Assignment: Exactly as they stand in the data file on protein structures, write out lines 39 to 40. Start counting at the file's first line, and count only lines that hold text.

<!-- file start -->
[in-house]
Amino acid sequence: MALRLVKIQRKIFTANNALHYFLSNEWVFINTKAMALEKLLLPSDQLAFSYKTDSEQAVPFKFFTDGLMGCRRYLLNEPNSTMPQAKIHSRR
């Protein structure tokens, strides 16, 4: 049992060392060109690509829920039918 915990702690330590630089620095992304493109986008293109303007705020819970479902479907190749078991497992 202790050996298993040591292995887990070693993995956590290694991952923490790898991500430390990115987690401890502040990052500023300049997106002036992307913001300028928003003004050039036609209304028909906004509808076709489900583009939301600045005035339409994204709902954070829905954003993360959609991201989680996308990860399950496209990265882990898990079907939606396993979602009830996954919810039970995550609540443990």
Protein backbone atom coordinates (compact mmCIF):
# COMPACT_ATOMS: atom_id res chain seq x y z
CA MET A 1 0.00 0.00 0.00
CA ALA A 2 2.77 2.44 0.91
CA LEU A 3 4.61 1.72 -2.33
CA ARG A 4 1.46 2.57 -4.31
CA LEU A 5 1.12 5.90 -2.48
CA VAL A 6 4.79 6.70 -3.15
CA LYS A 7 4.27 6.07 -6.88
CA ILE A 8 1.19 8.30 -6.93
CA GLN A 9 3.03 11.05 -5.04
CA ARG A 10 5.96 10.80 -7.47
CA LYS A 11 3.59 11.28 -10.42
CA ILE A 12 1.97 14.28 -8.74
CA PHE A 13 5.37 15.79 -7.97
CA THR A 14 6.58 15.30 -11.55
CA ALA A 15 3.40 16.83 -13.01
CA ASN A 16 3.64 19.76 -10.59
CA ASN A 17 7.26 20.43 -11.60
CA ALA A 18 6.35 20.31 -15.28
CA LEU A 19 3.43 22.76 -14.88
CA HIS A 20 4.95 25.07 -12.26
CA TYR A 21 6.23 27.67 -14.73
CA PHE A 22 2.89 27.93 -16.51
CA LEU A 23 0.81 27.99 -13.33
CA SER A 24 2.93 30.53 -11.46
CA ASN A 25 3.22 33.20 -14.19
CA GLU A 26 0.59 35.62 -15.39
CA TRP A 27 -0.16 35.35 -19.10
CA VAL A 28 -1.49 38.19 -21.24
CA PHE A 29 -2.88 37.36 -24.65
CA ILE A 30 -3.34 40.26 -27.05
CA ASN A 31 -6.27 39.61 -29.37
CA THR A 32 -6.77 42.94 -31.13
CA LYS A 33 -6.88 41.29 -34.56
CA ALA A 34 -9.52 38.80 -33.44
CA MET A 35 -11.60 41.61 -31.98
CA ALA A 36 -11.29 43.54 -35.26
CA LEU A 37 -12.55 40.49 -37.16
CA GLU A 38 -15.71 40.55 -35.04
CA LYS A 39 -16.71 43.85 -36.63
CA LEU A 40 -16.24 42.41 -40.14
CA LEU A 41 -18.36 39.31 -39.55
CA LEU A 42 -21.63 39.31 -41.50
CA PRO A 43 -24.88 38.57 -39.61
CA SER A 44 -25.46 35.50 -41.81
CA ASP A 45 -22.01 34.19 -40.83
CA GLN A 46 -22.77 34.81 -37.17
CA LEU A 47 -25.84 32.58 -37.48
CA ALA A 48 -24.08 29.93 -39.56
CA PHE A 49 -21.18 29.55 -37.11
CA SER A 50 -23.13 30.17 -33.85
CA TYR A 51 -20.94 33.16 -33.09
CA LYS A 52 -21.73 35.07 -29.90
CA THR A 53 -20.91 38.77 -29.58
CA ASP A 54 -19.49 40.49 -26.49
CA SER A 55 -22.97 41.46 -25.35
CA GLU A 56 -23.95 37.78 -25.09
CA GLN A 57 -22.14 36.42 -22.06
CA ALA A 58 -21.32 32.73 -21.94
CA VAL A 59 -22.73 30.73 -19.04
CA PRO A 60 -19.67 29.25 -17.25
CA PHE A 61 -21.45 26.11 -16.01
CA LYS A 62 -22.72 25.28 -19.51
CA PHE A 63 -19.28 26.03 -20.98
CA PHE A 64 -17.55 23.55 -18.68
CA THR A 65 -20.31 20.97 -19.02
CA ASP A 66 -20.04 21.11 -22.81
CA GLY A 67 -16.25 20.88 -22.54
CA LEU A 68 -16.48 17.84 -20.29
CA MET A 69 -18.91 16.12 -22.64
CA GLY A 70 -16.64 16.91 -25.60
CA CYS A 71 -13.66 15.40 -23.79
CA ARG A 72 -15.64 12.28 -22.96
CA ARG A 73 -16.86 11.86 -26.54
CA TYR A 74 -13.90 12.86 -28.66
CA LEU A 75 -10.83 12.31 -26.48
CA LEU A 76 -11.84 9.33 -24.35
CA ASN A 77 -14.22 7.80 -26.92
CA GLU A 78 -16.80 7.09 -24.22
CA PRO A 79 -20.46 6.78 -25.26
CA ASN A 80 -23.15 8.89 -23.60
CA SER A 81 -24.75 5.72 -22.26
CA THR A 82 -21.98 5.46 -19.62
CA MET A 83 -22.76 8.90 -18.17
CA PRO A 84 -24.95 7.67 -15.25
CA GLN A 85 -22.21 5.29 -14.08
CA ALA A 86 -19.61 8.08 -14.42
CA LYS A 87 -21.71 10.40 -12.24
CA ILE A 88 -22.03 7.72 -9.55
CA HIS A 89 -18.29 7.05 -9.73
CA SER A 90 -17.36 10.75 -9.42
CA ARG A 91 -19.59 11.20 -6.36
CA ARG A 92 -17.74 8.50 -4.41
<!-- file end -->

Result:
CA ALA A 34 -9.52 38.80 -33.44
CA MET A 35 -11.60 41.61 -31.98